Young Brains on Weed
An international team found those who started using cannabis below the age of 18 – while their brains were still developing – suffered a drop in IQ.
For more than 20 years researchers have followed the lives of a group of people from Dunedin in New Zealand.
They assessed them as children – before any of them had started using cannabis – and then re-interviewed them repeatedly, up to the age of 38.
Having taken into account other factors such as alcohol or tobacco dependency or other drug use, as well the number of years spent in education, they found that those who persistently used cannabis – smoking it at least four times a week year after year through their teens, 20s and, in some cases, their 30s – suffered a decline in their IQ.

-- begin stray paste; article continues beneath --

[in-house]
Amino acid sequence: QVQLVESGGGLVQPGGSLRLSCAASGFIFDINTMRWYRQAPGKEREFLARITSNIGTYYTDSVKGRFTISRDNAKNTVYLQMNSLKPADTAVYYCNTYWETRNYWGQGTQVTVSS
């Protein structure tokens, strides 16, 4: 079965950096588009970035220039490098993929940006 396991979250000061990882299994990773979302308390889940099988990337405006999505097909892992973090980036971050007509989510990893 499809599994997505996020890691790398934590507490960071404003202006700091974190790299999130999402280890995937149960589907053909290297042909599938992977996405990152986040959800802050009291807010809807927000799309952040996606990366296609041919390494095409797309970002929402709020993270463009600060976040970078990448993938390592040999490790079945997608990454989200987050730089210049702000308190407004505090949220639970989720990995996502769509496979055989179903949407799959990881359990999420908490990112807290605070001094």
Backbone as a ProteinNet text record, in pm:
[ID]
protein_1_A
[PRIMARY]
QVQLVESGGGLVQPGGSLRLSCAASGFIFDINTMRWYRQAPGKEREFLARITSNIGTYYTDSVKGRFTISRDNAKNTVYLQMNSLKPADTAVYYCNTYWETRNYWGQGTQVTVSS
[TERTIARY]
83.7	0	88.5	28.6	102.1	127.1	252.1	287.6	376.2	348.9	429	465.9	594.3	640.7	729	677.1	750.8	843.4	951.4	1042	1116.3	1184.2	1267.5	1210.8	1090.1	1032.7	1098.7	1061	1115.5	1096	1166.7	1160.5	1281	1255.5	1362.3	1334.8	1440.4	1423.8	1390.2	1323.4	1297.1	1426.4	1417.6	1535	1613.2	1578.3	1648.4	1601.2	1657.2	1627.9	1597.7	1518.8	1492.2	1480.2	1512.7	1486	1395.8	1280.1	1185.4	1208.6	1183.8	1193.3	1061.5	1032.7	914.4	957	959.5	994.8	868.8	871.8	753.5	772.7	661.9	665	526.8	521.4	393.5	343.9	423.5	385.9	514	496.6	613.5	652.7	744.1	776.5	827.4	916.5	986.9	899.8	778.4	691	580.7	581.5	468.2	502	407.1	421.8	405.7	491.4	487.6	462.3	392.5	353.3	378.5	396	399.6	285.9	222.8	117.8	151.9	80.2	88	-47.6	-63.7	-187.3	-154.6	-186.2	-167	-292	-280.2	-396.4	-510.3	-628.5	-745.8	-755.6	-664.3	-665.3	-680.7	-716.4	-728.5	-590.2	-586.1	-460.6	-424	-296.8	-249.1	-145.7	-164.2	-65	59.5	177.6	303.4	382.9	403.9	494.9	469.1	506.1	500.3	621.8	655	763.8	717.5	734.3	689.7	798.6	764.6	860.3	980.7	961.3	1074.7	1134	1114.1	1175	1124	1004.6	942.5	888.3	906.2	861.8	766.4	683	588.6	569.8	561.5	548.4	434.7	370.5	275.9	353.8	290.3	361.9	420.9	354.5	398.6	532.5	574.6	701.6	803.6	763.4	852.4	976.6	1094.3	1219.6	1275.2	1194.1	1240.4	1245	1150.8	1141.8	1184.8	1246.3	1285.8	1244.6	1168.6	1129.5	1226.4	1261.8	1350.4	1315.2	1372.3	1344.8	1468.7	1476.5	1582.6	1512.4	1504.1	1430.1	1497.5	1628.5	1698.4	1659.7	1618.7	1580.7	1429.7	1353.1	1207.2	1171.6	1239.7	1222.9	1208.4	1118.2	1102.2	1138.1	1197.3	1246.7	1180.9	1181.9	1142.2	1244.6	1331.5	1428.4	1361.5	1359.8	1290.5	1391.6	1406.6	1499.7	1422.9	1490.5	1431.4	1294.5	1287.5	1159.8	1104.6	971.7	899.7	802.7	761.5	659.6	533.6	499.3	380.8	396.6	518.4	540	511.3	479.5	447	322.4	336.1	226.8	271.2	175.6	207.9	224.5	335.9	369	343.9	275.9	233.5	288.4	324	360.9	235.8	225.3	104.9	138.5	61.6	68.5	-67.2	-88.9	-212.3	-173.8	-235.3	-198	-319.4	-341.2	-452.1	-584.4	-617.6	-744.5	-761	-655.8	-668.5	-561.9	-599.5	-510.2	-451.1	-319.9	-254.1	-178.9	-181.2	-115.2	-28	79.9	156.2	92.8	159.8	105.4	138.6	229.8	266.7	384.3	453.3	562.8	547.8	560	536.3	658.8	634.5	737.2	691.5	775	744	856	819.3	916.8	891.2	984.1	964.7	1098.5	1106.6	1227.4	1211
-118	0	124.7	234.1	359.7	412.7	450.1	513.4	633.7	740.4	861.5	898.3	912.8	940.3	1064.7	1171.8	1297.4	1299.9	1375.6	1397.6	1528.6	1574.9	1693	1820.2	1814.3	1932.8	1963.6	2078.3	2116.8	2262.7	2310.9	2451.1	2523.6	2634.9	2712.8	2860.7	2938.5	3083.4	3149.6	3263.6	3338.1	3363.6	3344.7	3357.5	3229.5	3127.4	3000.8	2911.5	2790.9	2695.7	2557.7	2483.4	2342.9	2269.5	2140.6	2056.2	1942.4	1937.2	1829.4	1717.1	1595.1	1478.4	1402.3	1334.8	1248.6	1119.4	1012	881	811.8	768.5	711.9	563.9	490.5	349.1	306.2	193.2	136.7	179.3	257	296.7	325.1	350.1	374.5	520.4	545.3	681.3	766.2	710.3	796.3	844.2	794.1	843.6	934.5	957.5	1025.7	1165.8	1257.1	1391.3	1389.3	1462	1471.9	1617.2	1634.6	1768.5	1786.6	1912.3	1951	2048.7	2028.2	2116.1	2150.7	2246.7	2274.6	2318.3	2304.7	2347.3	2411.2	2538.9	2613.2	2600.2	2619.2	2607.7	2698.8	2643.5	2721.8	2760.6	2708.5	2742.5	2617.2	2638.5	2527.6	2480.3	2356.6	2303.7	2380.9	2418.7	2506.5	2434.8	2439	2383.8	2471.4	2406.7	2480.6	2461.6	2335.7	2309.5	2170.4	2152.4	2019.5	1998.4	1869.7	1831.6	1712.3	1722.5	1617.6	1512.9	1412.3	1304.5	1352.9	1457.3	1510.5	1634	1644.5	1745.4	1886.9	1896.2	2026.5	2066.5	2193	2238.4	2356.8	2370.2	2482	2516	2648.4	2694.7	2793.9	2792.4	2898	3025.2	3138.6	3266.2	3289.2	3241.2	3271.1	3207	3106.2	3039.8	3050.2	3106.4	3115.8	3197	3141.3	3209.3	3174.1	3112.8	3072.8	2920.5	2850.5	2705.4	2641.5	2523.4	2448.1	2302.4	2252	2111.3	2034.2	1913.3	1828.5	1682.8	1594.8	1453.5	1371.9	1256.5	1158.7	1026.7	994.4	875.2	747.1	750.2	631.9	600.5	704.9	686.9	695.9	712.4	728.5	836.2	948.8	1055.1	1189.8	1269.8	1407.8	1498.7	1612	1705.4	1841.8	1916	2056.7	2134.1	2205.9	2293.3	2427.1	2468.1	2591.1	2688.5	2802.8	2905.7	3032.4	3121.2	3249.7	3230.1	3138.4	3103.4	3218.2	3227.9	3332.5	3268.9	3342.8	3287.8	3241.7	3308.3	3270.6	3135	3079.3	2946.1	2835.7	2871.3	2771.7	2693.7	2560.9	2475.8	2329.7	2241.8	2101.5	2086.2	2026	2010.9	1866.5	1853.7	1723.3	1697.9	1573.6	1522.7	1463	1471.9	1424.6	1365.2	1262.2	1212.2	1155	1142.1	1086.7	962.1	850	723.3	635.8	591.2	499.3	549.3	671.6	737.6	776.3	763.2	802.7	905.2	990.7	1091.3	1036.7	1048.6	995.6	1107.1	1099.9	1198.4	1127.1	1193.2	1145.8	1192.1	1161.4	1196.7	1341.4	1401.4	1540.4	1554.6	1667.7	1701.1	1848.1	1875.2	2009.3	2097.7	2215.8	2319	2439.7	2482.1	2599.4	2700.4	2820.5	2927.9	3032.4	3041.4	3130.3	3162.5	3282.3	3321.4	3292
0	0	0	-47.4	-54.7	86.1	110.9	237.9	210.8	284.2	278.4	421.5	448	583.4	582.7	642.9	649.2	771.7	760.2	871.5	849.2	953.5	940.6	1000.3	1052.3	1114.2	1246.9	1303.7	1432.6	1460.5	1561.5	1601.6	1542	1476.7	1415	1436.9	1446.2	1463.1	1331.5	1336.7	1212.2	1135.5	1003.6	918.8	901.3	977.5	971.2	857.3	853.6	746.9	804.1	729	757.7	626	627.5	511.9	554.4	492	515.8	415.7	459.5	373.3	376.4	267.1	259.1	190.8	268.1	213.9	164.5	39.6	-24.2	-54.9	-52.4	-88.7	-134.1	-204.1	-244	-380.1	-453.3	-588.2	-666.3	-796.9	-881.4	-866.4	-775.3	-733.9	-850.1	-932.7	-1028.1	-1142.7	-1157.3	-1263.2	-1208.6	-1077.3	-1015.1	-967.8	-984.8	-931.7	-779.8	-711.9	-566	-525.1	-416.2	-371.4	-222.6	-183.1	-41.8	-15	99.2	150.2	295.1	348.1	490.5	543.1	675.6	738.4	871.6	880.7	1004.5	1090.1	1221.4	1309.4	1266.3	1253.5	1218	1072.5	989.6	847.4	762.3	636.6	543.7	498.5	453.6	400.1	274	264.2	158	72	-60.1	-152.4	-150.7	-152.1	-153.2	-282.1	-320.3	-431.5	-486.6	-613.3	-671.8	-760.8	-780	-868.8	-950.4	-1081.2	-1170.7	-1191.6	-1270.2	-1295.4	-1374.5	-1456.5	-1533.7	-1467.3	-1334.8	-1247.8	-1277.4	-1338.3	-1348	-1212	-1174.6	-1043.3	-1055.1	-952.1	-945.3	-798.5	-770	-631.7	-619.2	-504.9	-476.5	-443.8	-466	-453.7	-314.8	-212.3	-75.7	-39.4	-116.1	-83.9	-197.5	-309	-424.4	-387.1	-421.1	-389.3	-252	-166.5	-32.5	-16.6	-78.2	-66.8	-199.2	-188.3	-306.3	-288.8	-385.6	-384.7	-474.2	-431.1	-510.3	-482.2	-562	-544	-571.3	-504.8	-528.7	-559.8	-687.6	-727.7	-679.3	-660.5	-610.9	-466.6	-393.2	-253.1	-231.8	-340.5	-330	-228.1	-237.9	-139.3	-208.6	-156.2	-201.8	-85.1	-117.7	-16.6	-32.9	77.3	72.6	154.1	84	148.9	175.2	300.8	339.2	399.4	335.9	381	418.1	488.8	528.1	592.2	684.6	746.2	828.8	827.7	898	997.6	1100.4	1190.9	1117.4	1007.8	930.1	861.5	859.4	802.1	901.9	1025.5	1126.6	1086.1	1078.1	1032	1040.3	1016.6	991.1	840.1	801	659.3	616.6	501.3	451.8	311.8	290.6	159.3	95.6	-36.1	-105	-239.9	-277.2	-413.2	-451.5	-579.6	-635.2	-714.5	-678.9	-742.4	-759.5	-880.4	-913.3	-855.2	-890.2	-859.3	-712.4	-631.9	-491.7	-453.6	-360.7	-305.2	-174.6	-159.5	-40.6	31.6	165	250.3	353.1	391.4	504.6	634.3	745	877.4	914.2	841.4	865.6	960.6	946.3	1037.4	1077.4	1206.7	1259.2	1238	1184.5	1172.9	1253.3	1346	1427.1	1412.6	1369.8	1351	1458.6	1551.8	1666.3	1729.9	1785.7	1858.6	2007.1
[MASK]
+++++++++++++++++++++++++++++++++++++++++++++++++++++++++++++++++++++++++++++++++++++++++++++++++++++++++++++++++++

The more that people smoked, the greater the loss in IQ.
The effect was most marked in those who started smoking cannabis as adolescents.
The average decline was 8 points for persons who started young and continued to smoke regularly. Ceasing smoking did not restore said points.
Intuitively, it make sense such regular use of the substance, especially from a young age, would have deleterious effects. One thing that does strike me, however, is that that this seems to treat IQ points as a static measure, but that is not the case. Still, one presumes that the researchers have a firmer grasp on what they are measuring and how than do the journalists doing the write up. At a minimum, it seems that pre-adult indulgence in any number of substances is a bad idea, both because of maturity issues and brain development ones.